Different interpretations

September 24, 2019

I’ve lived all my life in Australia (barring one year when I lived in Canada), and thus have been covered by Medicare, Australia’s health system. One of things that’s always been a feature of Medicare is the need to get a referral from a GP to see a specialist (I can’t remember if this was ever not the case, as it’s been so entrenched for much of my working life [Medicare officially started in 1984]). I say it’s a ‘feature’ though it’s often seen as a bug by the public, especially those with long-term conditions that need specialist treatment.

What the referral system does is stop Jo Public from calling a specialist for an appointment for every tiny little thing — it acts as a filter to stop overloading specialists with matters that can be dealt with by a GP. However, it does require a visit to the GP (at normal consultation rates) to get the referral, as well as the cost of the specialist if you are referred. So some people rightly feel like they’re paying twice.

And so to interpretation… In all the time Medicare has been in existence (45 years), I’ve always assumed that the date on the referral letter from the GP was the date the referral (typically 12 months) started from.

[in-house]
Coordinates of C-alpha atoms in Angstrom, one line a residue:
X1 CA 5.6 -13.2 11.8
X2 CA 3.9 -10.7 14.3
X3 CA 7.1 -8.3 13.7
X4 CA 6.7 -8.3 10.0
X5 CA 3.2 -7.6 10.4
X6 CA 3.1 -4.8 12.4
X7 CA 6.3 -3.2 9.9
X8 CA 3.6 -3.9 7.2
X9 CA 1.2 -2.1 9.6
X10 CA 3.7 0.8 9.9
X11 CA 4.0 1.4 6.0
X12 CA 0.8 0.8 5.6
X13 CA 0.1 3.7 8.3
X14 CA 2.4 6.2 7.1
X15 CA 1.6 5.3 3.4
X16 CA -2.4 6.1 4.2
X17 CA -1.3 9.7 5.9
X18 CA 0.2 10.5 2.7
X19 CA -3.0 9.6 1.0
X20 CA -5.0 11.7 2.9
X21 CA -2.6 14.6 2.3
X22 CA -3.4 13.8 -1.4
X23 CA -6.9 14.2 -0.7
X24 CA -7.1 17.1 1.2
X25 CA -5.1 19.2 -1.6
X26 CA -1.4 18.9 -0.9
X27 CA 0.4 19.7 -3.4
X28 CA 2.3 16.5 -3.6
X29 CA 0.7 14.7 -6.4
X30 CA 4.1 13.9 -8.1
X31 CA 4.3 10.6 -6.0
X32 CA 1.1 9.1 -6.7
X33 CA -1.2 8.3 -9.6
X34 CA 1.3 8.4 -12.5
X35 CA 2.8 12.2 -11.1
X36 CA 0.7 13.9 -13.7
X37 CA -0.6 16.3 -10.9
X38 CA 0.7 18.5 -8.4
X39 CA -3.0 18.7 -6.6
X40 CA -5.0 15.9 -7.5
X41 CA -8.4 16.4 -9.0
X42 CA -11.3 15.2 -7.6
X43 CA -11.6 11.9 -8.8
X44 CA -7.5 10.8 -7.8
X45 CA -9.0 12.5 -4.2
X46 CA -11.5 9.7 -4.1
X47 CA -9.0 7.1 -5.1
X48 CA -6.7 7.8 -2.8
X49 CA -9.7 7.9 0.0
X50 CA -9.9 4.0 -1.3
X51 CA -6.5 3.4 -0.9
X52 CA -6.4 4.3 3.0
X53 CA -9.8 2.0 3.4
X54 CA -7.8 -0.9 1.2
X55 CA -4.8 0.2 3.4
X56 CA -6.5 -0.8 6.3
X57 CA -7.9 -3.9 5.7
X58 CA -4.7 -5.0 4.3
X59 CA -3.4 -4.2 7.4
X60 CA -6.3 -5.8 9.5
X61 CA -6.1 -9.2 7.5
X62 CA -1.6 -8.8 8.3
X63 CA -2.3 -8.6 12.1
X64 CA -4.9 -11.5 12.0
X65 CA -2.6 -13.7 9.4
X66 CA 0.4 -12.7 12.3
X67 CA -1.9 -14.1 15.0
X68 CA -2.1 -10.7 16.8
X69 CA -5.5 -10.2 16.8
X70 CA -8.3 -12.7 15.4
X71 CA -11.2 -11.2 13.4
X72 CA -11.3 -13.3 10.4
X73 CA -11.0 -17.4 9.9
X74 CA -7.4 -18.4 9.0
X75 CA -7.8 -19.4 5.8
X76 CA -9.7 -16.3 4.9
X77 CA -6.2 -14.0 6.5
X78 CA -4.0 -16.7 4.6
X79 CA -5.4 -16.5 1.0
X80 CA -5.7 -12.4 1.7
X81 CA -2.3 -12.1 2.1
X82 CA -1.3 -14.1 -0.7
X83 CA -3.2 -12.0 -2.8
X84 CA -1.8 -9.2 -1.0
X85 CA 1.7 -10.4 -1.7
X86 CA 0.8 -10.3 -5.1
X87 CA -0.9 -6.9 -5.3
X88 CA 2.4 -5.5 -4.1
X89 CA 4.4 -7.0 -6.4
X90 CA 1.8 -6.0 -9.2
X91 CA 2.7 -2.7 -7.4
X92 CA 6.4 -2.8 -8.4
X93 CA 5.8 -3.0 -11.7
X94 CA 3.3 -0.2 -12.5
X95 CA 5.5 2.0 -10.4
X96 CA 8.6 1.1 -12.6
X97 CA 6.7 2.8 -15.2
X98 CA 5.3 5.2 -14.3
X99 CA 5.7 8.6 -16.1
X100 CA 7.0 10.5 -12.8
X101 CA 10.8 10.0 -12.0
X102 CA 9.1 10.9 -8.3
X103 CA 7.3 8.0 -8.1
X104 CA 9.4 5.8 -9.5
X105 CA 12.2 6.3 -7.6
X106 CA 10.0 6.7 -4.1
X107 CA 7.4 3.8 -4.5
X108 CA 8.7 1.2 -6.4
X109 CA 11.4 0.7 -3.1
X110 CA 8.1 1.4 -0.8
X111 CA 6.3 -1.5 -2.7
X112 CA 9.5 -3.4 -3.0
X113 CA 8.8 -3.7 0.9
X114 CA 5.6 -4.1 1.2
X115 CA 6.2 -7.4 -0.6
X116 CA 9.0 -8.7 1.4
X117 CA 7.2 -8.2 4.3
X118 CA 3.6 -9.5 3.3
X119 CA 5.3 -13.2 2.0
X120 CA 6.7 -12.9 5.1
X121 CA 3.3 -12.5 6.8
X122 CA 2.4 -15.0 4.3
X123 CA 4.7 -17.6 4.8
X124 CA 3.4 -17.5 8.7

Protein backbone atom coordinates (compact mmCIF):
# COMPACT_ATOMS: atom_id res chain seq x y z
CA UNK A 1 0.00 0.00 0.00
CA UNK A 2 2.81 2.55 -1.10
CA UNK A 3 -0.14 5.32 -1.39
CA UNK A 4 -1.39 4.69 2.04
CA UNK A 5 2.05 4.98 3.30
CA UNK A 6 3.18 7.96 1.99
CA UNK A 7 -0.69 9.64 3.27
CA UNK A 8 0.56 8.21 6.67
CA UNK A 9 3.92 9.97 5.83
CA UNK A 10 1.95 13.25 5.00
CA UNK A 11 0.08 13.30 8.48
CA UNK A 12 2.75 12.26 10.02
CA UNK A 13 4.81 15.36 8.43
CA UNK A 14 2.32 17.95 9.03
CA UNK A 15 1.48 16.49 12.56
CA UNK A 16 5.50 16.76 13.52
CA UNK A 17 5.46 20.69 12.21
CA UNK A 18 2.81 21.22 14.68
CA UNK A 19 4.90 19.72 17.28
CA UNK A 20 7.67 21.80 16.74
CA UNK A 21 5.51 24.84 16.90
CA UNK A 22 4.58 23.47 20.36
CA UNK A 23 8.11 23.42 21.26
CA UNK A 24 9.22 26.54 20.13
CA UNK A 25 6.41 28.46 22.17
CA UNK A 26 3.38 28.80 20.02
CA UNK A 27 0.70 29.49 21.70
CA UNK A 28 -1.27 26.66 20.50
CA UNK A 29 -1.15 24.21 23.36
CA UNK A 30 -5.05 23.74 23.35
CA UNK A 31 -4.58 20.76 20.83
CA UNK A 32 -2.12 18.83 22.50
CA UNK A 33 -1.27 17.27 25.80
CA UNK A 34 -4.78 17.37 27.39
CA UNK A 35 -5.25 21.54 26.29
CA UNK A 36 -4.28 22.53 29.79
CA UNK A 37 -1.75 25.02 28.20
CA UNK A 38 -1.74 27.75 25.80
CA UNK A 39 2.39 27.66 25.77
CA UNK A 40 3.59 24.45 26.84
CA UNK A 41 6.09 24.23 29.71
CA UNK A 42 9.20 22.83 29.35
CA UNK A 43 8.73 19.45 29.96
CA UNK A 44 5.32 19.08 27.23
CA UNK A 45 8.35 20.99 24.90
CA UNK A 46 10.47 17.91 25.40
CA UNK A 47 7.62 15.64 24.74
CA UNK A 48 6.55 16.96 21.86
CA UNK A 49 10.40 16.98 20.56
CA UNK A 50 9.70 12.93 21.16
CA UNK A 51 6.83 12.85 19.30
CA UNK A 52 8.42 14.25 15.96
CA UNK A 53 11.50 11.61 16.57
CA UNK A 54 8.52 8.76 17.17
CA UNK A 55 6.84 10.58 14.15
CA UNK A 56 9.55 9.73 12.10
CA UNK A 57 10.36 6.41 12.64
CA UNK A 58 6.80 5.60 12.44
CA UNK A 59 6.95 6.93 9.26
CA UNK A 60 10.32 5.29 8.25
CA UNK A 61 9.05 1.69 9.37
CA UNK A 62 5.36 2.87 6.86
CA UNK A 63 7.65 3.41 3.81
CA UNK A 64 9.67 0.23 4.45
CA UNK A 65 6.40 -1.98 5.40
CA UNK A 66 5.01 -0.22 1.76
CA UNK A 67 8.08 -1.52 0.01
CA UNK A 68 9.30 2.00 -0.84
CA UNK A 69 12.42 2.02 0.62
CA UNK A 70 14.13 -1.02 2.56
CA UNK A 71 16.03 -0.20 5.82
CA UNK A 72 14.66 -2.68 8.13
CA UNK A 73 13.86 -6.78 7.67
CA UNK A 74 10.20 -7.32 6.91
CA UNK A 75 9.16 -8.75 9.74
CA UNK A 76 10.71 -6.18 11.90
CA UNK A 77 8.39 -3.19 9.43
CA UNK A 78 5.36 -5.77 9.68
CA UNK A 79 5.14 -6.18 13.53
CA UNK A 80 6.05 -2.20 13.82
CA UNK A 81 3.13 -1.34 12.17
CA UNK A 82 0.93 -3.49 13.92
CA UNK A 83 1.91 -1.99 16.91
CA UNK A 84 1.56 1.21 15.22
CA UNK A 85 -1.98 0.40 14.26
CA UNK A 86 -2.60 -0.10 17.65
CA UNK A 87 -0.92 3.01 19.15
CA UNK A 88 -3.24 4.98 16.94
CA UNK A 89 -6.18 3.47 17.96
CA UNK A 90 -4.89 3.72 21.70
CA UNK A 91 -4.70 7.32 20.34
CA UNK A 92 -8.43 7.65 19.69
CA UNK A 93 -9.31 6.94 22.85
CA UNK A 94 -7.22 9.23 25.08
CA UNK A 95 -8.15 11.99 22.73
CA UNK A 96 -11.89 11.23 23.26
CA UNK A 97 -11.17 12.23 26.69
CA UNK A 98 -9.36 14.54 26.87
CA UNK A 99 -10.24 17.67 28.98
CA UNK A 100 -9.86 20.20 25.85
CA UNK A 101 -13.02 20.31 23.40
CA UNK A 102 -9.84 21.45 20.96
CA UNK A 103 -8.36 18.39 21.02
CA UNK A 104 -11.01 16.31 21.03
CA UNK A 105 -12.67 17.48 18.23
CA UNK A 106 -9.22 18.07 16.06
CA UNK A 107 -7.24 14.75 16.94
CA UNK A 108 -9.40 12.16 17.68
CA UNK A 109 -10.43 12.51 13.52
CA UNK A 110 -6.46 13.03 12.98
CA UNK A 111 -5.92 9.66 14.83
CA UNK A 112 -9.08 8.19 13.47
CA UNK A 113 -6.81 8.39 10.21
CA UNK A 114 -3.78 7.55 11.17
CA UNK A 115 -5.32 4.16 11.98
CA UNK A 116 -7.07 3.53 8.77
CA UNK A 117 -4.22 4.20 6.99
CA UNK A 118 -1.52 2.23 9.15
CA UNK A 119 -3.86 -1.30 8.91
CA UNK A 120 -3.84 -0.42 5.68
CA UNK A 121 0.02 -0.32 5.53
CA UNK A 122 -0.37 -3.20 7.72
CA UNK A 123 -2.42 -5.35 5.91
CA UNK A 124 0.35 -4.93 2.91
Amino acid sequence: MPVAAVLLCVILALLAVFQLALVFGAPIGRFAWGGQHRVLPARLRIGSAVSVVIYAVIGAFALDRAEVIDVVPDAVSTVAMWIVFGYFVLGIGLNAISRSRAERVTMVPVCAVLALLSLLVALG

But not so, as my GP informed me yesterday when I asked him to post-date a referral closer to the time of the specialist’s appointment. It seems that post-dating a referral like this is deemed fraud in Medicare’s eyes, and then my GP explained that the date of referral starts from the date you see the specialist after being referred, NOT the date on the referral letter!

Well, call me surprised! He told me that many medical receptionists get this wrong too, which may have contributed to my belief that the date of the referral letter was the date the 12 months starts from.

I checked the Medicare website and it clearly states ‘date you see the specialist’ under the ‘Referral periods from a GP to a specialist’ subsection on this page: https://www.humanservices.gov.au/organisations/health-professionals/subjects/referring-and-requesting-medicare-services

[Link last checked September 2019]


  1. Rhonda

    Did you now you can get an ongoing referral for a long term chronic complaint which saves you having to go back to the GP on an annual basis. I have forgotten what they are called but I have one which enables me to get an annual appraisal from the specialist to ensure my condition is still in remission.


  2. Hi Bill

    Yes, I knew that and my husband has one for an ongoing skin condition. However, some GPs are reluctant to write an indefinite referral, and some specialists won’t accept them and want a new referral every year. In my case, I don’t have a chronic condition, but the specialist has recommended I see him every two years or so for a monitoring check. My previous referral expires in late Oct, but the earliest appointment I could get with the specialist was mid-Dec, so that’s why I needed a new referral and asked for it to be dated in early December. Which is when I found out about the date a referral kicks in.


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